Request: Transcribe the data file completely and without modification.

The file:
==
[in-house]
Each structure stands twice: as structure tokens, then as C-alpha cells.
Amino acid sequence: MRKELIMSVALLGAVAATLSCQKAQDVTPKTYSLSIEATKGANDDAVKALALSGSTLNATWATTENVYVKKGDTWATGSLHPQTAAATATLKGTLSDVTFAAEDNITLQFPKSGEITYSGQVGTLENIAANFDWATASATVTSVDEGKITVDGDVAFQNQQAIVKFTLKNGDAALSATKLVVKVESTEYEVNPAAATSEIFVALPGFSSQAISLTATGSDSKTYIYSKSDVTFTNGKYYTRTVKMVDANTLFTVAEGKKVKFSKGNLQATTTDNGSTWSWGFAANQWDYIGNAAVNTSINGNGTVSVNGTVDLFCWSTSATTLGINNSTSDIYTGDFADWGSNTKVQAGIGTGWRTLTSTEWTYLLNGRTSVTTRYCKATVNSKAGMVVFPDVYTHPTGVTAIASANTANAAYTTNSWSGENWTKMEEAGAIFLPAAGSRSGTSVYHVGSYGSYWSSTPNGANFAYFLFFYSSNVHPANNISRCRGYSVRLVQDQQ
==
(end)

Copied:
[in-house]
Each structure stands twice: as structure tokens, then as C-alpha cells.
Amino acid sequence: MRKELIMSVALLGAVAATLSCQKAQDVTPKTYSLSIEATKGANDDAVKALALSGSTLNATWATTENVYVKKGDTWATGSLHPQTAAATATLKGTLSDVTFAAEDNITLQFPKSGEITYSGQVGTLENIAANFDWATASATVTSVDEGKITVDGDVAFQNQQAIVKFTLKNGDAALSATKLVVKVESTEYEVNPAAATSEIFVALPGFSSQAISLTATGSDSKTYIYSKSDVTFTNGKYYTRTVKMVDANTLFTVAEGKKVKFSKGNLQATTTDNGSTWSWGFAANQWDYIGNAAVNTSINGNGTVSVNGTVDLFCWSTSATTLGINNSTSDIYTGDFADWGSNTKVQAGIGTGWRTLTSTEWTYLLNGRTSVTTRYCKATVNSKAGMVVFPDVYTHPTGVTAIASANTANAAYTTNSWSGENWTKMEEAGAIFLPAAGSRSGTSVYHVGSYGSYWSSTPNGANFAYFLFFYSSNVHPANNISRCRGYSVRLVQDQQ